Jan. 9, 2023 – Parents of children as young 12 who are overweight or obese should be offered options including weight-loss drugs, and surgery should be considered for teens, according to new guidelines from the American Academy of Pediatrics.  

The authors of the  guidelines also encourage primary care doctors to collaborate with other medical professionals to treat the related conditions often linked to obesity, rather than taking on the entire challenge themselves.

“It’s impossible to treat obesity within the four walls of the clinic. That’s one thing I have learned,” Ihuoma Eneli, MD,  associate director of the organization’s Institute for Healthy Childhood Weight, says. 

For example, a primary care doctor could partner with a gastroenterologist when a child has non-alcoholic fatty liver disease, added Eneli, a professor of pediatrics at Ohio State University, who helped write the recommendations.

The new document updates 2007 recommendations from the American Academy of Pediatrics about treating children and adolescents who are overweight or obese. The earlier statement focused on behavioral modification and healthy eating behaviors, with less attention to weight-lowering medications or bariatric surgery in young people. That document did not offer specific advice to health providers about how to address childhood overweight or obesity. 

The 2023 guidelines recommend that pediatricians offer anyone age 12 and older with obesity -- defined as a BMI at the 95th percentile or higher --  the option of receiving weight-loss medications, in addition to ongoing support for lifestyle modifications such as exercising more and eating healthier foods. 

The same approach holds for bariatric surgery once children reach age 13, and the AAP stressed that no doctor should ever stigmatize children or imply that they are to blame for their weight.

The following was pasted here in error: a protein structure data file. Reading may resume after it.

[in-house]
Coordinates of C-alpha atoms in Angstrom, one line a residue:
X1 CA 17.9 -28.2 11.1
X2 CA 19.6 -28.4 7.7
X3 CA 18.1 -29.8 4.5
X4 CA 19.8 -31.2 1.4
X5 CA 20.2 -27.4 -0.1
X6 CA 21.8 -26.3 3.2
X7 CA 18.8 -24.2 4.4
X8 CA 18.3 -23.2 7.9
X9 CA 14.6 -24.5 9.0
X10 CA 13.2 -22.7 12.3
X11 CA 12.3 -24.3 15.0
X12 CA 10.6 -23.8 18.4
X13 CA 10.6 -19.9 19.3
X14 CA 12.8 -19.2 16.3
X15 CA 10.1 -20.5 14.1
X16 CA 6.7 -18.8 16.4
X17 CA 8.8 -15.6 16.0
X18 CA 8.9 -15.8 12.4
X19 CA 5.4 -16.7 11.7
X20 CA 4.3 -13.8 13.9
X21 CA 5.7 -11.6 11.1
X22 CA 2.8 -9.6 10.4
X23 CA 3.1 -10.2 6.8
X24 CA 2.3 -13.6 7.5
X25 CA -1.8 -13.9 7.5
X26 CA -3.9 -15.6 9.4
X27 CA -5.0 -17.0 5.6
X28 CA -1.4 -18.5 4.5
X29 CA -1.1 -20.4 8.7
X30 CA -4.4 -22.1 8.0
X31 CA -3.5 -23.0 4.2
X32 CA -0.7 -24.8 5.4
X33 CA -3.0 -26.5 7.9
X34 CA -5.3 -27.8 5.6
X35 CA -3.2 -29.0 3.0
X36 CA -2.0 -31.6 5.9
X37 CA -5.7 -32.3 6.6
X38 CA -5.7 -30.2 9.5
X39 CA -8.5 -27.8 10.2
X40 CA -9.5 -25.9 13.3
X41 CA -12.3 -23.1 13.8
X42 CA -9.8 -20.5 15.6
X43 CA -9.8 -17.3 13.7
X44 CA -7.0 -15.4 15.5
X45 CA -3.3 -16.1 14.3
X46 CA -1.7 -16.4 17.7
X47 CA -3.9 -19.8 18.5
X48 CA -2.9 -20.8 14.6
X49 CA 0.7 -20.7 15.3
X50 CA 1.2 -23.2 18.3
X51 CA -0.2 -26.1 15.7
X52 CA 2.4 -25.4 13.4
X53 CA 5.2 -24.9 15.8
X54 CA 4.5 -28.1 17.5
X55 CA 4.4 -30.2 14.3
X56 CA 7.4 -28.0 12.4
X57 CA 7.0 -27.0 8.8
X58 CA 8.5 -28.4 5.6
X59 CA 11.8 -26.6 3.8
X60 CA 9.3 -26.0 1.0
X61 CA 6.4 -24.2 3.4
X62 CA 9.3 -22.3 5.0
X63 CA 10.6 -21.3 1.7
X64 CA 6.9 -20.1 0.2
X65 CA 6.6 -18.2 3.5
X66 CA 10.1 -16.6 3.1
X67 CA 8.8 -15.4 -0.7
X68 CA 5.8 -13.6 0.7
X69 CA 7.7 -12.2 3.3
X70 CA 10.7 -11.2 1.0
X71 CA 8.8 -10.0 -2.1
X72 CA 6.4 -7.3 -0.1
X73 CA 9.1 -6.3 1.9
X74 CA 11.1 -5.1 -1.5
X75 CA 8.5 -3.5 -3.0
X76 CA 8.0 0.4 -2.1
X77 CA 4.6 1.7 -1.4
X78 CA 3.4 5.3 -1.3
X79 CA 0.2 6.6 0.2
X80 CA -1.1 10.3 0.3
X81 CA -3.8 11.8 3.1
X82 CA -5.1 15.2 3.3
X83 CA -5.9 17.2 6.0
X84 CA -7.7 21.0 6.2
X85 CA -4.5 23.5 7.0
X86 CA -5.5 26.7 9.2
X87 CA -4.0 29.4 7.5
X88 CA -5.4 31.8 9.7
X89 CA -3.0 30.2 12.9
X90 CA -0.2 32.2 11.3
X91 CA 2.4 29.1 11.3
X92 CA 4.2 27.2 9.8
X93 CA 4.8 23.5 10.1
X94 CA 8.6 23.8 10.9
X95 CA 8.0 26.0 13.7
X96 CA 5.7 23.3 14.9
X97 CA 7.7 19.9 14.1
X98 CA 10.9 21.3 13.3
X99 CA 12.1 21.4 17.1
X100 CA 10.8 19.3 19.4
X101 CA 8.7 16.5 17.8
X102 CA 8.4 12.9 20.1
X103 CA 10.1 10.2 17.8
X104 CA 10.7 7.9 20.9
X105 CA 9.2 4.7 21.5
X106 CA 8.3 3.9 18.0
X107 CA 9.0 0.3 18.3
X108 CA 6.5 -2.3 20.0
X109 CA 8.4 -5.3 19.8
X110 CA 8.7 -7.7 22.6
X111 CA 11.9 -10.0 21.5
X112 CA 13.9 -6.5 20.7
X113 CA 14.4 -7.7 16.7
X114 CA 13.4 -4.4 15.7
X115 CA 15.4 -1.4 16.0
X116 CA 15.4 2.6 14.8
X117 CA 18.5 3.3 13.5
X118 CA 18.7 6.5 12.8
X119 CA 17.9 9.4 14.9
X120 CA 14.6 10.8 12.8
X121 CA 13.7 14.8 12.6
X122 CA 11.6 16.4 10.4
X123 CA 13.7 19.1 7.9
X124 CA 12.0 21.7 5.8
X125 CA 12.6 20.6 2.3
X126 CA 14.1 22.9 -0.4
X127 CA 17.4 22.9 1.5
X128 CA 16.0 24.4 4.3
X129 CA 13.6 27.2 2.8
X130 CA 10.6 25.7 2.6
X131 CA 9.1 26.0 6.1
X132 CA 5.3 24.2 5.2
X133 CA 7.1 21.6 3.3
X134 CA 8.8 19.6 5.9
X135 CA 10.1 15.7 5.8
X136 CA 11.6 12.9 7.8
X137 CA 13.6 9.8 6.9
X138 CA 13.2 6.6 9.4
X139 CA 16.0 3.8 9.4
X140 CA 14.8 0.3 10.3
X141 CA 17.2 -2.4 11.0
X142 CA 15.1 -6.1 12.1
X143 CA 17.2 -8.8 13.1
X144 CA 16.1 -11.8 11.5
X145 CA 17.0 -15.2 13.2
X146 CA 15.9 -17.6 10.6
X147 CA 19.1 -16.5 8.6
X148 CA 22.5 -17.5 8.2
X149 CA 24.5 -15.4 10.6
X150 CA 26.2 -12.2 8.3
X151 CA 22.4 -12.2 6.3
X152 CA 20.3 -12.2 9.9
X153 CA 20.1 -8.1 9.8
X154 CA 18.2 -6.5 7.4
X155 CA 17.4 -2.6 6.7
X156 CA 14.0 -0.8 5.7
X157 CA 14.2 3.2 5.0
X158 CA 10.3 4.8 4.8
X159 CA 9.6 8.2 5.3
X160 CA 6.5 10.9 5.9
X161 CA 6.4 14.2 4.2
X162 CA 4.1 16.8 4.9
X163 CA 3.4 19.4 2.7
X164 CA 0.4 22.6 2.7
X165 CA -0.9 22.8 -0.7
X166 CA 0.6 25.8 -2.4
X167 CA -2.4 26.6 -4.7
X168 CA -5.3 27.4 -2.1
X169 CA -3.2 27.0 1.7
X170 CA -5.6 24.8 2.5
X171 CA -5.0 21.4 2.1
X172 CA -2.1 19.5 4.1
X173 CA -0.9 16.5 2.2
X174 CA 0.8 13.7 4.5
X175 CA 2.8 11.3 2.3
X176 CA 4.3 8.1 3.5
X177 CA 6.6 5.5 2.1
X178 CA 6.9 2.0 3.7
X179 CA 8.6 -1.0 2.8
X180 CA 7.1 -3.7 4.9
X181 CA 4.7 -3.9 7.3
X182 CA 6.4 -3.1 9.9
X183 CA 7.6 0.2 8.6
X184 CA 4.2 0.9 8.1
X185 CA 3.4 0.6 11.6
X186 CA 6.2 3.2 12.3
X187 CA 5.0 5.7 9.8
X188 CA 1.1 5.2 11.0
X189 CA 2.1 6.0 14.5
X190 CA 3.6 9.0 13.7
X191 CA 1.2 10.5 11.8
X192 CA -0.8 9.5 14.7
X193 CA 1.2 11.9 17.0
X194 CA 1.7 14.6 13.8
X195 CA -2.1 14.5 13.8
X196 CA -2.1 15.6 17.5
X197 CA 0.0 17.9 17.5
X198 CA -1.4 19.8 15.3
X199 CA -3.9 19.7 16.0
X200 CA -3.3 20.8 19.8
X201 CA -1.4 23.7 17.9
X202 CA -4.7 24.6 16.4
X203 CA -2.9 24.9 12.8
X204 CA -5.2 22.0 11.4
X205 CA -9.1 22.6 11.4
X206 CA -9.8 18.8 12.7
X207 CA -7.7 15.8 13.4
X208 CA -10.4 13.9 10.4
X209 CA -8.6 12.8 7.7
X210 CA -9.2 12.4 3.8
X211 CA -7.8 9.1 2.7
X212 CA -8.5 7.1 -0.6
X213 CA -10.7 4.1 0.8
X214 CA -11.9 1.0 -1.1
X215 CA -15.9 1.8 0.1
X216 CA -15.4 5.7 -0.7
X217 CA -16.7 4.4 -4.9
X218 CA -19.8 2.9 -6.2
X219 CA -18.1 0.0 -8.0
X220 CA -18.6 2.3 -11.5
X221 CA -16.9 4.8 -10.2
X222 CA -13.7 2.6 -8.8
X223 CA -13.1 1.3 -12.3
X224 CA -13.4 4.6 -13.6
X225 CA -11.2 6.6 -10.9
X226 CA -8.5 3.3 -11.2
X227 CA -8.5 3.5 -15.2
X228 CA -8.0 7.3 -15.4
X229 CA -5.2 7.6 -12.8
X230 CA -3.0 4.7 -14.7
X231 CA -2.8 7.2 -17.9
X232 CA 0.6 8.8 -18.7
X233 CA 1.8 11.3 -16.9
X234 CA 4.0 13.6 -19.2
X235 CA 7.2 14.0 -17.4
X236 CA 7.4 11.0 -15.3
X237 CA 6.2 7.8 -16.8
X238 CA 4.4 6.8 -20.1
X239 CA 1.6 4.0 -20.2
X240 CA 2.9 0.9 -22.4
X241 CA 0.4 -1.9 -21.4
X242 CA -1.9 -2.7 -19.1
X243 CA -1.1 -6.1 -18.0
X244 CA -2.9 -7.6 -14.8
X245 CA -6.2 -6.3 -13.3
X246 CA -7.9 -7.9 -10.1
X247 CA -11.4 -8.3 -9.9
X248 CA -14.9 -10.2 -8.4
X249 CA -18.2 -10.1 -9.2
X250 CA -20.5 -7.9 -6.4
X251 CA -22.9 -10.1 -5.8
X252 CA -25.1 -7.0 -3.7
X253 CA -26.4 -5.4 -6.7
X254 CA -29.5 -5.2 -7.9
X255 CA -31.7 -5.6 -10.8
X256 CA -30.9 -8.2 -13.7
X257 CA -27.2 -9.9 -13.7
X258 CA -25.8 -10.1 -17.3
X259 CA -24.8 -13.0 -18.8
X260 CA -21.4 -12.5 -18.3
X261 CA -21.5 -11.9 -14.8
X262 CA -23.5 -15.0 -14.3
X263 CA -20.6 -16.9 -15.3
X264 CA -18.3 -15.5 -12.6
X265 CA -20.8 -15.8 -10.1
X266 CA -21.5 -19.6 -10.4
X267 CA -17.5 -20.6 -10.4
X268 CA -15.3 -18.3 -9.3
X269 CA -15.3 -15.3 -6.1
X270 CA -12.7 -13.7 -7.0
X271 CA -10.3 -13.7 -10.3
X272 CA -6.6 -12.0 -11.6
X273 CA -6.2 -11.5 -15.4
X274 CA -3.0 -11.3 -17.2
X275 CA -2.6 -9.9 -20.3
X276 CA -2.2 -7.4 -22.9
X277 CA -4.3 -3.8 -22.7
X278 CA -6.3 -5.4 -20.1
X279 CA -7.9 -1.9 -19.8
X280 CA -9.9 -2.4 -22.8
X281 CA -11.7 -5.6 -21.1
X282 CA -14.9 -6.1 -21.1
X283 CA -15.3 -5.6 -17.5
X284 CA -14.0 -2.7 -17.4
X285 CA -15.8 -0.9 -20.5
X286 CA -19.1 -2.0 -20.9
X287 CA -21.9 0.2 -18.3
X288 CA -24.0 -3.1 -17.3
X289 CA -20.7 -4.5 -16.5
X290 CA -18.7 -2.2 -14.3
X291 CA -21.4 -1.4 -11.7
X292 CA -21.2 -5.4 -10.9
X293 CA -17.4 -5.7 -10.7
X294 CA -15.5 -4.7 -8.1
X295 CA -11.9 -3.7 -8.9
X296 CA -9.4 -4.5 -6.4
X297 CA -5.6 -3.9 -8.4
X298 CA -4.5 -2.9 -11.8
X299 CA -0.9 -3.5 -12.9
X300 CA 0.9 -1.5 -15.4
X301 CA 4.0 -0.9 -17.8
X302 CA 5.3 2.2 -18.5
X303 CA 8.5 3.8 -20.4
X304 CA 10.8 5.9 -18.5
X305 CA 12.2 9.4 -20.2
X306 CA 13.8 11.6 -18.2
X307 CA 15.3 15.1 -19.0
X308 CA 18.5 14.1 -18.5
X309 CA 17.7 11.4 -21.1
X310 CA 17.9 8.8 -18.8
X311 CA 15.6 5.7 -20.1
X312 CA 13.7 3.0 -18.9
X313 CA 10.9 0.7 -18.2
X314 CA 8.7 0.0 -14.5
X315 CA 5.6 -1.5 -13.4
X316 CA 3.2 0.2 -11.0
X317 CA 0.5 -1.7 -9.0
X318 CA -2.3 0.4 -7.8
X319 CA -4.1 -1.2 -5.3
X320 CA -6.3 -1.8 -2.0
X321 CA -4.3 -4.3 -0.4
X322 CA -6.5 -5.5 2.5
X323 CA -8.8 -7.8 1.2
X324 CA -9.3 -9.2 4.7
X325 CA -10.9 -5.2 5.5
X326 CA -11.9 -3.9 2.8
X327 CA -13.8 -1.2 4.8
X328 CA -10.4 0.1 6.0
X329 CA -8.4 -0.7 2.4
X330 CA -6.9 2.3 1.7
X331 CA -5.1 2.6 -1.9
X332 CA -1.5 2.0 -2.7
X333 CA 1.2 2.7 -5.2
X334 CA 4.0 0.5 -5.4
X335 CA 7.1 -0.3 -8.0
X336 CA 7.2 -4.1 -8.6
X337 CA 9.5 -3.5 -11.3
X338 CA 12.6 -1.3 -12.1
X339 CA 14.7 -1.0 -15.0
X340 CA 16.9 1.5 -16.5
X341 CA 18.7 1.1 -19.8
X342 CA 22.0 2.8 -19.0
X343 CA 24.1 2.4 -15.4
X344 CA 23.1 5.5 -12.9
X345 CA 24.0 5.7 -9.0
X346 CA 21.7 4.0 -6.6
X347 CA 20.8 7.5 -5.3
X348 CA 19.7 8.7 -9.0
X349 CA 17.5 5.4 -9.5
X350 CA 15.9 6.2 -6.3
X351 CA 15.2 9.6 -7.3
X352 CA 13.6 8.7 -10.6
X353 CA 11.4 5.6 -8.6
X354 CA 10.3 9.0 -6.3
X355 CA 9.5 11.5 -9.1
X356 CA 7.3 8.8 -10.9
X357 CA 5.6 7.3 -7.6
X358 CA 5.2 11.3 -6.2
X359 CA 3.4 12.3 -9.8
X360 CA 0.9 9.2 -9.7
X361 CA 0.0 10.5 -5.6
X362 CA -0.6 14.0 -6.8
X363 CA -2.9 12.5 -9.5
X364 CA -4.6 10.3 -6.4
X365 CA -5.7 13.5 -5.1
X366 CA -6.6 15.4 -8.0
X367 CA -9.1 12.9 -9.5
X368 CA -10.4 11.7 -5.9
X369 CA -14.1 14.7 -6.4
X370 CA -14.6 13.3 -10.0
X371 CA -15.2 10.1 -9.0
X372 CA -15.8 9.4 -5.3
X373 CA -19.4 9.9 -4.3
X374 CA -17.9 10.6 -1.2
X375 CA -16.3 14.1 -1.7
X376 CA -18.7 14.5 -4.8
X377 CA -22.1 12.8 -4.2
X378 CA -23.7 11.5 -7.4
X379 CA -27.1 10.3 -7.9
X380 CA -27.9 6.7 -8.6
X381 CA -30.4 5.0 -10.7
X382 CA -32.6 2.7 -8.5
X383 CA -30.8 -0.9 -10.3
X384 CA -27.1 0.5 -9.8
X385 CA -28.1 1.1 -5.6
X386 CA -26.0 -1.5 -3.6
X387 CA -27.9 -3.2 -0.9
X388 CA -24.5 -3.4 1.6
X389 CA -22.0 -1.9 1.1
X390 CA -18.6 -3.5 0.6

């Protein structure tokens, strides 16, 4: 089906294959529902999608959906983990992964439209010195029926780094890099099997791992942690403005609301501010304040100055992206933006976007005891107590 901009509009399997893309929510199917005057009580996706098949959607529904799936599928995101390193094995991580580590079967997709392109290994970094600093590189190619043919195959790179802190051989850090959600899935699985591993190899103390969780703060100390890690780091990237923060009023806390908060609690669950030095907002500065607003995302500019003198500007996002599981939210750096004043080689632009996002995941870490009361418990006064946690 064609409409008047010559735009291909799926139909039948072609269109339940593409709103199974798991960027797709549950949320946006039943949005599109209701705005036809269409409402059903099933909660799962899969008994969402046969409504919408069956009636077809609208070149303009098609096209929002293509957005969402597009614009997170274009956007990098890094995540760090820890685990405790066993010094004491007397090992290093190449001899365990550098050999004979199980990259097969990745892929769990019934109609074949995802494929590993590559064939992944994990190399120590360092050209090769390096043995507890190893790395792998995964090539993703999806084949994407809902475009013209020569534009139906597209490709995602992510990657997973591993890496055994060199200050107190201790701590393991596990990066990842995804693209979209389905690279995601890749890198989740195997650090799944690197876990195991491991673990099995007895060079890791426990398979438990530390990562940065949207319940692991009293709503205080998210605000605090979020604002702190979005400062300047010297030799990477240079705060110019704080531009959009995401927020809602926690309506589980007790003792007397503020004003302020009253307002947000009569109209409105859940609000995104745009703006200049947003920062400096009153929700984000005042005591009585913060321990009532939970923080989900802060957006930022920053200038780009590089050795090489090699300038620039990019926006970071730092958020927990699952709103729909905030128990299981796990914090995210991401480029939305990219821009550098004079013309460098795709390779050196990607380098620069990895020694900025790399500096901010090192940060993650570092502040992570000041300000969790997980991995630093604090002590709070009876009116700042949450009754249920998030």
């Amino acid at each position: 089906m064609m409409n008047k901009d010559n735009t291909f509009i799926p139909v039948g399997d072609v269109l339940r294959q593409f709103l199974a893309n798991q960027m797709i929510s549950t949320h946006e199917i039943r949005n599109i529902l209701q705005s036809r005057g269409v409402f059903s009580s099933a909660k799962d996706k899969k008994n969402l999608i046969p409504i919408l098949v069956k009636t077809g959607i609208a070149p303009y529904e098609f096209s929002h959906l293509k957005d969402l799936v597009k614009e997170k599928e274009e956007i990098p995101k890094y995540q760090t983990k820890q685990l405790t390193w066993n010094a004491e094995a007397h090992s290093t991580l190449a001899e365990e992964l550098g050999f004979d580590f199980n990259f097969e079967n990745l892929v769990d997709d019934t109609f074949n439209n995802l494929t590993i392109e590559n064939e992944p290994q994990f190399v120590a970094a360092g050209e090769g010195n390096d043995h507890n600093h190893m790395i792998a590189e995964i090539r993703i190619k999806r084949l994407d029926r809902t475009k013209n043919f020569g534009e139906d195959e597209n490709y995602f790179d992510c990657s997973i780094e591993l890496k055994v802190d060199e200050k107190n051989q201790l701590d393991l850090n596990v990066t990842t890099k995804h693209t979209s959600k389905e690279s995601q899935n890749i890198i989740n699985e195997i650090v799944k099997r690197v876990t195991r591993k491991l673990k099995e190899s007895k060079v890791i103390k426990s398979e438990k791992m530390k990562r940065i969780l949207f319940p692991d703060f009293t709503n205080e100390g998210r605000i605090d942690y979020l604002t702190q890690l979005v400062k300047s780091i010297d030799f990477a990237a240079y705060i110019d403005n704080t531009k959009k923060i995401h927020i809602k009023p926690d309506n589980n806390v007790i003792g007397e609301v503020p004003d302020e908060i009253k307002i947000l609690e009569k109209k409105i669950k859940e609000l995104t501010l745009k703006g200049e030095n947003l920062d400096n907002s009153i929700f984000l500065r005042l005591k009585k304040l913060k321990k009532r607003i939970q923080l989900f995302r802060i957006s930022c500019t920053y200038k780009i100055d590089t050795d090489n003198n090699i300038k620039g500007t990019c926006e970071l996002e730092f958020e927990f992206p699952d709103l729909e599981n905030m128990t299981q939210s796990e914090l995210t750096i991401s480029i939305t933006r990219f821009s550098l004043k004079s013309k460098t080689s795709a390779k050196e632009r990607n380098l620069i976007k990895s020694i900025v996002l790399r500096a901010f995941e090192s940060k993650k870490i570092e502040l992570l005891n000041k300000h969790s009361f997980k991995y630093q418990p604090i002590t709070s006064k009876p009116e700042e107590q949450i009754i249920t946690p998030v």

As children reach the threshold BMI levels, doctors should conduct complete physicals and order blood tests to get a fuller picture of the patients’ health. 

The guidelines are the academy’s first aimed at giving pediatricians and other primary care providers concrete guidance for managing overweight and obesity in younger patients.                                                                                                              

“Obesity is a complex chronic disease, and that’s a frame shift here,” says Sandra S. Hassink, MD, leader of the guideline group and director of the AAP Institute for Healthy Childhood Weight. 

Hassink compared obesity to asthma, another chronic disease that merits prompt attention and ongoing treatment. A doctor would never let a child with asthma go untreated until their breathing problems are so severe that they turn blue, Hassink says; similarly, they should treat obesity in young people promptly and over time.

While some aspects of treating overweight and obesity are the same in children and adults, Hassink notes distinct differences. “Every child is embedded in a family and extended support structure,” Hassink says, which would mean that any obesity management techniques need the buy-in and support of the child’s family too. 

A Comprehensive Approach